Post Traumatic Stress Disorder: Why We Battle the Diagnosis

Ever since I learned about what PTSD was, it was portrayed to me that this was a diagnosis for only a certain group of people. You know who I’m talking about right? Yes, those who are or have been a part of the military. It makes perfect sense of course as they have seen the unthinkable, literally been in a fight for their lives at some point or another. And I’ve wrestled with the idea of being placed in the same category as these heroic men and women. But here’s the thing that I want to say in general about traumas: WE ALL EXPERIENCE THEM. No they may not be in combat, but we all have “traumas” in our lives. Just like you wouldn’t compare someone else’s grief to another, you cannot compare someone else’s trauma to another. I want to share my personal trauma that led to my diagnosis…and why accepting it has helped put me on a path to healing.

What led to my diagnosis of PTSD was the unexpected, tragic death of my husband Paul. On December 20th of 2017, he collapsed in our home, and I performed CPR. I remember the look on Paul’s face as he was fighting for air, the call to 9-1-1, the firefighters and EMT’s flooding my house, the sirens and lights from the ambulance while we were en route to the hospital, the stretcher he was laying lifeless on, the doctor saying “we’ve done everything we can,” laying next to him and feeling no heartbeat in his chest, seeing him blue and feeling his coldness through his hair after being embalmed on Christmas Day before being transferred to Scottsville for visitation, seeing his body in a casket, kissing him for the last time before the casket was officially closed. Talk about horrific memories that are forever etched into my mind.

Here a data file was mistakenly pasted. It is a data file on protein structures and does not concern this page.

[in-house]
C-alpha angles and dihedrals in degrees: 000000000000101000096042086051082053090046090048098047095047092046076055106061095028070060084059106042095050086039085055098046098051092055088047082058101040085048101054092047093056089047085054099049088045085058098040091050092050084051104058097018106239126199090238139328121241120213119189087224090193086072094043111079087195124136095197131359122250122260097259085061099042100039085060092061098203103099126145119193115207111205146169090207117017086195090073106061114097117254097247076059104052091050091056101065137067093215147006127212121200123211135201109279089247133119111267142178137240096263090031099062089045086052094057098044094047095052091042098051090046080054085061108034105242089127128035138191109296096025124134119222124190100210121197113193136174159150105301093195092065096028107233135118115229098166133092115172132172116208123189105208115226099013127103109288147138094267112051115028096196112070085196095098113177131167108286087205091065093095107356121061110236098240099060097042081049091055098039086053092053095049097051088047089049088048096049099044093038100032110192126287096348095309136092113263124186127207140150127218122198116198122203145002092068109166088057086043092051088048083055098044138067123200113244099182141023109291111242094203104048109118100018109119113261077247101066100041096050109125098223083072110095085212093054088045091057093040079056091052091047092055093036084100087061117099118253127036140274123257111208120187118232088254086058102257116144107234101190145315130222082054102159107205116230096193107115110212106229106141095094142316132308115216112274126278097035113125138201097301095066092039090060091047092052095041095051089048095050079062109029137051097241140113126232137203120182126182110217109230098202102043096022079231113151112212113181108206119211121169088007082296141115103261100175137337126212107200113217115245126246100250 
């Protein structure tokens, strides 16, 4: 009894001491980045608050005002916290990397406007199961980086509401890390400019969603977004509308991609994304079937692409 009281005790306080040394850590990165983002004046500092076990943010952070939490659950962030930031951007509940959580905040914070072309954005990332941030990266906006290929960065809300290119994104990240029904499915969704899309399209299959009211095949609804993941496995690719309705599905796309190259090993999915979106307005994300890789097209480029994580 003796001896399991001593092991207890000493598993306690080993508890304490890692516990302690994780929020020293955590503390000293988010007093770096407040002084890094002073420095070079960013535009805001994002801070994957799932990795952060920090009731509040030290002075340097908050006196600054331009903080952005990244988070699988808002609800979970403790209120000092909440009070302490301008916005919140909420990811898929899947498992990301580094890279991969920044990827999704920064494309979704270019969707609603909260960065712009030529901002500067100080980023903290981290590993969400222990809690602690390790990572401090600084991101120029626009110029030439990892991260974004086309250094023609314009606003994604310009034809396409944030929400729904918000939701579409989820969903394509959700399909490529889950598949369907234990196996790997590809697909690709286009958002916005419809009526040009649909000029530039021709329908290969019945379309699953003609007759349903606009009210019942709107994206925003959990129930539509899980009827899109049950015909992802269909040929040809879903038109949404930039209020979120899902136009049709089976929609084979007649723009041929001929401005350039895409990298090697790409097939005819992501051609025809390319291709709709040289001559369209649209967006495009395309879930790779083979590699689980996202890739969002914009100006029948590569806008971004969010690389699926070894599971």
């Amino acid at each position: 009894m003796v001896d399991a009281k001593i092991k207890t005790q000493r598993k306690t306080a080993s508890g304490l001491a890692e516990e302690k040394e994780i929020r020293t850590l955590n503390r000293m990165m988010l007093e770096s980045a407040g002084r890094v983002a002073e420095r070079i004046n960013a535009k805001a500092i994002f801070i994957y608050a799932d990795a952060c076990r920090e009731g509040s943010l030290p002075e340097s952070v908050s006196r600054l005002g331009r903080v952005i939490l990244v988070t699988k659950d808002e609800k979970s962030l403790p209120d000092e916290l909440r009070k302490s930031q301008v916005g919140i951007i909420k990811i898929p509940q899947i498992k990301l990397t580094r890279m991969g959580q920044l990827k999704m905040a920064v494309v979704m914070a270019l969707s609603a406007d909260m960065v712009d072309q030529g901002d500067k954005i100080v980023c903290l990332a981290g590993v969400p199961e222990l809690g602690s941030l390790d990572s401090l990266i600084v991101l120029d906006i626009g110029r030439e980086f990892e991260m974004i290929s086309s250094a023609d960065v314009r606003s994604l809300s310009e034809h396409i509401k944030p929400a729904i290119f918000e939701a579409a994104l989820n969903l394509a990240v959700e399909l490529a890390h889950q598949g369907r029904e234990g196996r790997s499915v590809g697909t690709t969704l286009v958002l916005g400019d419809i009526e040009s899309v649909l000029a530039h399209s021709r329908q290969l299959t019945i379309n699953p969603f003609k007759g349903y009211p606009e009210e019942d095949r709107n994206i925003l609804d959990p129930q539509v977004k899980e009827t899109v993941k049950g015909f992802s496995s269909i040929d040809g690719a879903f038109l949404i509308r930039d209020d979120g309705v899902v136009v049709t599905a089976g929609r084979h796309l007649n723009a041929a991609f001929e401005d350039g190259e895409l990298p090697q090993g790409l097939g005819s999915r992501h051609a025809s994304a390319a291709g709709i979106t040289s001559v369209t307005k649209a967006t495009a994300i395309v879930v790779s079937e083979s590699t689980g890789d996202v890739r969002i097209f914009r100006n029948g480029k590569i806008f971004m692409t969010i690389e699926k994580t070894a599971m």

As I am nearing 13 months out from that day, I still experience symptoms of PTSD. I will go through periods where I require prescription medicine to sleep, the lights/sirens of a fire truck or ambulance give me flashbacks, hospitals and doctor visits give me extreme anxiety, the images of my husband dying or dead replay over and over in my mind (so many times because I still cannot comprehend that he isn’t here). I have trouble focusing on certain tasks – I’ve just now gotten to the point where I can read some of a book or finish TV shows because my attention/concentration was completely disrupted. Some days I get full of rage that seems to come from nowhere, hatred for others actions or hatred for myself. And when I say rage, it’s the seeing red, wanting to demolish everything in my house without caring kind of feeling – loss of complete control. Because PTSD makes me feel just that – like I’m no longer in control. The negative, intrusive thoughts from that day come without warning, taking me back to a period in time I wish I could forget.

Someone asked me when I got back from Honey Lake Clinic what has helped me deal with PTSD. Here are a couple things that have helped: